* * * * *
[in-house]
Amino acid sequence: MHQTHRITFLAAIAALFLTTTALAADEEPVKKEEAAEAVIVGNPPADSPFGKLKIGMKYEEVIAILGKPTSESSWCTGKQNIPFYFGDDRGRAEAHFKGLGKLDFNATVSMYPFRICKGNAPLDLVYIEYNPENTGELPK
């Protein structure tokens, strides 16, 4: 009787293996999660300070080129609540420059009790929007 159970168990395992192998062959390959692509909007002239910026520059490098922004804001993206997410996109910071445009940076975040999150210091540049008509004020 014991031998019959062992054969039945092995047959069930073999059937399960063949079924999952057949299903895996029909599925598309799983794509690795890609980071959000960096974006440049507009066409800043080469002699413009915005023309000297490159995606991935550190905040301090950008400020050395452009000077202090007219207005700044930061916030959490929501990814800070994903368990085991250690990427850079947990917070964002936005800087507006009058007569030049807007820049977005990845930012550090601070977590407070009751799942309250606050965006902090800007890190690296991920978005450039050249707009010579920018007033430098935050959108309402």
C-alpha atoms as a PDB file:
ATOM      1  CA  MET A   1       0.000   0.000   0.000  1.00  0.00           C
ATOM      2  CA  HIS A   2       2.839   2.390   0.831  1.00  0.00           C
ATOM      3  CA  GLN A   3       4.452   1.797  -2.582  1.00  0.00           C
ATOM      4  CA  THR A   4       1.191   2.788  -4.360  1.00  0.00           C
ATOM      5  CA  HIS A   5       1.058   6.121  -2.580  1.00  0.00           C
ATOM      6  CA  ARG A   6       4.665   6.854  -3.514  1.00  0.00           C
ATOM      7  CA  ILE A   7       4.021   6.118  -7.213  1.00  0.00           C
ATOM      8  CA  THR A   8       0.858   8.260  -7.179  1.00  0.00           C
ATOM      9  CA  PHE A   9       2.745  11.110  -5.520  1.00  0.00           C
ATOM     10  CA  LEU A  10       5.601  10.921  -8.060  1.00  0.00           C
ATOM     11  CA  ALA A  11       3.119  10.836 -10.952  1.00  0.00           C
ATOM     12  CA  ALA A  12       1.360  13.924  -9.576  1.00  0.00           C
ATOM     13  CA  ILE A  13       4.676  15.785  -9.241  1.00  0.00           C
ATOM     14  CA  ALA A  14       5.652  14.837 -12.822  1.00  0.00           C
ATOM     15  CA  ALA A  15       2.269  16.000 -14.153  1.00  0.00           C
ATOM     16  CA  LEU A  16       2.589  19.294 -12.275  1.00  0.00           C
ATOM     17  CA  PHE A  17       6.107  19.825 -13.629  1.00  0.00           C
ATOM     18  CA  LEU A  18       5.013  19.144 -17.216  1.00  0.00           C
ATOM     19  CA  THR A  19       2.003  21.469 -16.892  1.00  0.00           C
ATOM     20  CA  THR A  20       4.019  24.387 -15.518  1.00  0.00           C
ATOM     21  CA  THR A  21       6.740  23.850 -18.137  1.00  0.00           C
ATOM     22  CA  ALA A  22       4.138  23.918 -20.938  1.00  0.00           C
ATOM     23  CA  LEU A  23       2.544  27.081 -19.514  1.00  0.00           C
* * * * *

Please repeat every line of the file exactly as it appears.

[in-house]
Amino acid sequence: MHQTHRITFLAAIAALFLTTTALAADEEPVKKEEAAEAVIVGNPPADSPFGKLKIGMKYEEVIAILGKPTSESSWCTGKQNIPFYFGDDRGRAEAHFKGLGKLDFNATVSMYPFRICKGNAPLDLVYIEYNPENTGELPK
């Protein structure tokens, strides 16, 4: 009787293996999660300070080129609540420059009790929007 159970168990395992192998062959390959692509909007002239910026520059490098922004804001993206997410996109910071445009940076975040999150210091540049008509004020 014991031998019959062992054969039945092995047959069930073999059937399960063949079924999952057949299903895996029909599925598309799983794509690795890609980071959000960096974006440049507009066409800043080469002699413009915005023309000297490159995606991935550190905040301090950008400020050395452009000077202090007219207005700044930061916030959490929501990814800070994903368990085991250690990427850079947990917070964002936005800087507006009058007569030049807007820049977005990845930012550090601070977590407070009751799942309250606050965006902090800007890190690296991920978005450039050249707009010579920018007033430098935050959108309402």
C-alpha atoms as a PDB file:
ATOM      1  CA  MET A   1       0.000   0.000   0.000  1.00  0.00           C
ATOM      2  CA  HIS A   2       2.839   2.390   0.831  1.00  0.00           C
ATOM      3  CA  GLN A   3       4.452   1.797  -2.582  1.00  0.00           C
ATOM      4  CA  THR A   4       1.191   2.788  -4.360  1.00  0.00           C
ATOM      5  CA  HIS A   5       1.058   6.121  -2.580  1.00  0.00           C
ATOM      6  CA  ARG A   6       4.665   6.854  -3.514  1.00  0.00           C
ATOM      7  CA  ILE A   7       4.021   6.118  -7.213  1.00  0.00           C
ATOM      8  CA  THR A   8       0.858   8.260  -7.179  1.00  0.00           C
ATOM      9  CA  PHE A   9       2.745  11.110  -5.520  1.00  0.00           C
ATOM     10  CA  LEU A  10       5.601  10.921  -8.060  1.00  0.00           C
ATOM     11  CA  ALA A  11       3.119  10.836 -10.952  1.00  0.00           C
ATOM     12  CA  ALA A  12       1.360  13.924  -9.576  1.00  0.00           C
ATOM     13  CA  ILE A  13       4.676  15.785  -9.241  1.00  0.00           C
ATOM     14  CA  ALA A  14       5.652  14.837 -12.822  1.00  0.00           C
ATOM     15  CA  ALA A  15       2.269  16.000 -14.153  1.00  0.00           C
ATOM     16  CA  LEU A  16       2.589  19.294 -12.275  1.00  0.00           C
ATOM     17  CA  PHE A  17       6.107  19.825 -13.629  1.00  0.00           C
ATOM     18  CA  LEU A  18       5.013  19.144 -17.216  1.00  0.00           C
ATOM     19  CA  THR A  19       2.003  21.469 -16.892  1.00  0.00           C
ATOM     20  CA  THR A  20       4.019  24.387 -15.518  1.00  0.00           C
ATOM     21  CA  THR A  21       6.740  23.850 -18.137  1.00  0.00           C
ATOM     22  CA  ALA A  22       4.138  23.918 -20.938  1.00  0.00           C
ATOM     23  CA  LEU A  23       2.544  27.081 -19.514  1.00  0.00           C